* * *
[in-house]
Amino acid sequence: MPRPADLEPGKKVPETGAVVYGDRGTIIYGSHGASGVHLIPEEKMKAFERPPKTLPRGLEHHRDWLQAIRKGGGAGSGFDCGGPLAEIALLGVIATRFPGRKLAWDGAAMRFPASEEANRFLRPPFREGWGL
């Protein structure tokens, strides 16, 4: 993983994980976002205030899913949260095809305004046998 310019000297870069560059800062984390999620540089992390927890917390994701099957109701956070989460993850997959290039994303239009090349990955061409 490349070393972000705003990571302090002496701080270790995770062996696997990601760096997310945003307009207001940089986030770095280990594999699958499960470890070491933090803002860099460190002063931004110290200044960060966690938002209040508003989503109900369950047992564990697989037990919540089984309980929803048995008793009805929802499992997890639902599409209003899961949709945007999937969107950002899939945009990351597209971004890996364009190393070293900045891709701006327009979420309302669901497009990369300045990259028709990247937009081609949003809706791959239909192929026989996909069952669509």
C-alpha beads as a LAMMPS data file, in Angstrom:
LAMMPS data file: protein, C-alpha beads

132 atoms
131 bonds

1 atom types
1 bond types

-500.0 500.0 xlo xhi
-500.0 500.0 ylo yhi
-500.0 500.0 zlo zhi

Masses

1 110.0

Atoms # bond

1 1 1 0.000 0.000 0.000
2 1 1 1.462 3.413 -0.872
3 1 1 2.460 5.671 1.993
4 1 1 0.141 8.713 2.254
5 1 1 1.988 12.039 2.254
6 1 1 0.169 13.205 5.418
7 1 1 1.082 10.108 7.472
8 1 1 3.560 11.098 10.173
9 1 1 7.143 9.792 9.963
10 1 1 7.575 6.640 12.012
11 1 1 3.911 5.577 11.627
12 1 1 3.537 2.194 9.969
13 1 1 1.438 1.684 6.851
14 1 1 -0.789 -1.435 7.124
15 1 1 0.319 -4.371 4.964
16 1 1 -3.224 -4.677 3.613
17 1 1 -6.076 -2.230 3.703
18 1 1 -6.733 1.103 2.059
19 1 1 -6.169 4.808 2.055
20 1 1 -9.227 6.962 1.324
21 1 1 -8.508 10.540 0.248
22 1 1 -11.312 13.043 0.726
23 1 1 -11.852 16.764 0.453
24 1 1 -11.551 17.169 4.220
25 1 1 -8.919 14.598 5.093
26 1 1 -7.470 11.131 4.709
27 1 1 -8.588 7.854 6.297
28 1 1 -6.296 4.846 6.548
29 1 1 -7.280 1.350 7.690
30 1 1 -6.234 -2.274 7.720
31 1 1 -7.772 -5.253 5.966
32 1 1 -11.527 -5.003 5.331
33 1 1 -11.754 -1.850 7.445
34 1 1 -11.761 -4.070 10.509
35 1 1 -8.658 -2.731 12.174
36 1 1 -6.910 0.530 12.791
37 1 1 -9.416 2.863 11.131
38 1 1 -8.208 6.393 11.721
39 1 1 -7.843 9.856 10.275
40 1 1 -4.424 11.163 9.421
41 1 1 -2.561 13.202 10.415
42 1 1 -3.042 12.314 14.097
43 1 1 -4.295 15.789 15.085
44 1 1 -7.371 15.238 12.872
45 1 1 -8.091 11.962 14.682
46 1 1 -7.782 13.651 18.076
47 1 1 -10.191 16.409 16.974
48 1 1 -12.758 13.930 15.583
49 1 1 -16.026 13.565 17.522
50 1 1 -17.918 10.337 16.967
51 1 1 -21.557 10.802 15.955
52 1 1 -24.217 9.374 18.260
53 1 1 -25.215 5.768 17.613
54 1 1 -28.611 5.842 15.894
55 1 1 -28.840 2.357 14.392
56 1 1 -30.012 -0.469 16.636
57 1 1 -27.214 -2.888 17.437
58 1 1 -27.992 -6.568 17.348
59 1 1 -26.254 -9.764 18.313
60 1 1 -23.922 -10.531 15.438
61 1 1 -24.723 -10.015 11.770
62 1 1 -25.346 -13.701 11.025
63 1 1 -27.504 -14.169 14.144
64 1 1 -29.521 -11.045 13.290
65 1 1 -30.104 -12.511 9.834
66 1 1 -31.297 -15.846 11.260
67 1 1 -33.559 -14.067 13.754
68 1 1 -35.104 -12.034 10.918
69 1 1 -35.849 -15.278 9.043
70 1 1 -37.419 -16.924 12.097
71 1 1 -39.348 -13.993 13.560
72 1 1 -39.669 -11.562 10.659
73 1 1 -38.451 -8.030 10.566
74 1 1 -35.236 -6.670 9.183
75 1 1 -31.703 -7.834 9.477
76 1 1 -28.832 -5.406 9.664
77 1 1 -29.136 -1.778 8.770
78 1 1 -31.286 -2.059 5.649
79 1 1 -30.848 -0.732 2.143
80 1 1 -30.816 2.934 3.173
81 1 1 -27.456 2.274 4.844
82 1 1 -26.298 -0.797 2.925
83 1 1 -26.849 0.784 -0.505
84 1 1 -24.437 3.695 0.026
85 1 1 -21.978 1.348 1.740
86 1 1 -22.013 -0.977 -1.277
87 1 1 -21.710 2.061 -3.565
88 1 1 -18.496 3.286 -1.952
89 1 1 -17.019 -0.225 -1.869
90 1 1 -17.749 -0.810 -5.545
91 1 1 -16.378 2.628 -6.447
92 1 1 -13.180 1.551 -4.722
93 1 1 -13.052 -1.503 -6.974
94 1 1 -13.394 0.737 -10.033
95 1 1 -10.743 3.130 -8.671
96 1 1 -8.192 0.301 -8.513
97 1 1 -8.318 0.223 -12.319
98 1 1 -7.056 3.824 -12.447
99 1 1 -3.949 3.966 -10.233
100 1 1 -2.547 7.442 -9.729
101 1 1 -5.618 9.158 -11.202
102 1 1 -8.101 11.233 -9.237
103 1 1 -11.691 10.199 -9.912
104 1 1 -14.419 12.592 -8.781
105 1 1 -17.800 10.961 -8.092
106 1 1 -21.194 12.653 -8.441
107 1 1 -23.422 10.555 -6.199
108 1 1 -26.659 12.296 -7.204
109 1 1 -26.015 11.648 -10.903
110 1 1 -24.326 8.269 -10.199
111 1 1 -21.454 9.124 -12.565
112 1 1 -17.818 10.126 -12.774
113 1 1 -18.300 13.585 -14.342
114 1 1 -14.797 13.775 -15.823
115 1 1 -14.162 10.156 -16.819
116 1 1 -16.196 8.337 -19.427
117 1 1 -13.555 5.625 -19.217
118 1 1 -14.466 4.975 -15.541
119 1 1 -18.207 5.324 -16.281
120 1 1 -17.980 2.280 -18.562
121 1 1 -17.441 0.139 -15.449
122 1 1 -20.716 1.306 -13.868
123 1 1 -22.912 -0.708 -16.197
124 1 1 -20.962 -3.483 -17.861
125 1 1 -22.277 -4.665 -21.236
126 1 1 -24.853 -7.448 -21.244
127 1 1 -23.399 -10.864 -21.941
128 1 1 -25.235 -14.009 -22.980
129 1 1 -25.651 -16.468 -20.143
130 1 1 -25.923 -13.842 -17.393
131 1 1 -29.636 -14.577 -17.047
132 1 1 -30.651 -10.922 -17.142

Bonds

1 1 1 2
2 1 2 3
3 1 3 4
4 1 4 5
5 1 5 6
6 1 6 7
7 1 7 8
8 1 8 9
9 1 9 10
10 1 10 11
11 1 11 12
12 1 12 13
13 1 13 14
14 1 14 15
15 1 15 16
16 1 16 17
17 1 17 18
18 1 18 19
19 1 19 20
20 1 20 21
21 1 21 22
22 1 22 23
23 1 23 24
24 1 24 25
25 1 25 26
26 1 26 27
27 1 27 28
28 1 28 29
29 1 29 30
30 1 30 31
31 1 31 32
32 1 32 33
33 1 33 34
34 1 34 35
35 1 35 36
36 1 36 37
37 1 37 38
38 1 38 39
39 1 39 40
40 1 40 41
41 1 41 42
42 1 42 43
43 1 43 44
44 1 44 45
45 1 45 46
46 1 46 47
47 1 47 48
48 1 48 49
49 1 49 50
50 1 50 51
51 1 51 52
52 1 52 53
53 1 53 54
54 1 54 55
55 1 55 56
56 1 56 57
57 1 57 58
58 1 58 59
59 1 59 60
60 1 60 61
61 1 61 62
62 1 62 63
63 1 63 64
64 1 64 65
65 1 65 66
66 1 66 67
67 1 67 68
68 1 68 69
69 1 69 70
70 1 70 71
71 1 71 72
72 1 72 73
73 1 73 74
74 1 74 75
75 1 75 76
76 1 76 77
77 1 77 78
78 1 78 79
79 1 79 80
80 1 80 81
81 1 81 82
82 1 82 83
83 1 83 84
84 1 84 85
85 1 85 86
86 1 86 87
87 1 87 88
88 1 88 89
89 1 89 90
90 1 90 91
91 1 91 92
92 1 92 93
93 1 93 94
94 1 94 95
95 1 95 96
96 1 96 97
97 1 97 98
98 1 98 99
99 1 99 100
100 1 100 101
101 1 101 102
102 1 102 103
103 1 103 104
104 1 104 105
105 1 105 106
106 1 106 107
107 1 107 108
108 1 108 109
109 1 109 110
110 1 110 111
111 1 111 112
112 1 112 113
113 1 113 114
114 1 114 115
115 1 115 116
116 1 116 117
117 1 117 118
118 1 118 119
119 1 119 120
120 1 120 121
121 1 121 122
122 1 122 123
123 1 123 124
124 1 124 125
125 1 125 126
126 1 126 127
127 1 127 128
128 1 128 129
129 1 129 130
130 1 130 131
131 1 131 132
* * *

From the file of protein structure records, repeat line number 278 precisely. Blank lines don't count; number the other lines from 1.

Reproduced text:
130 1 130 131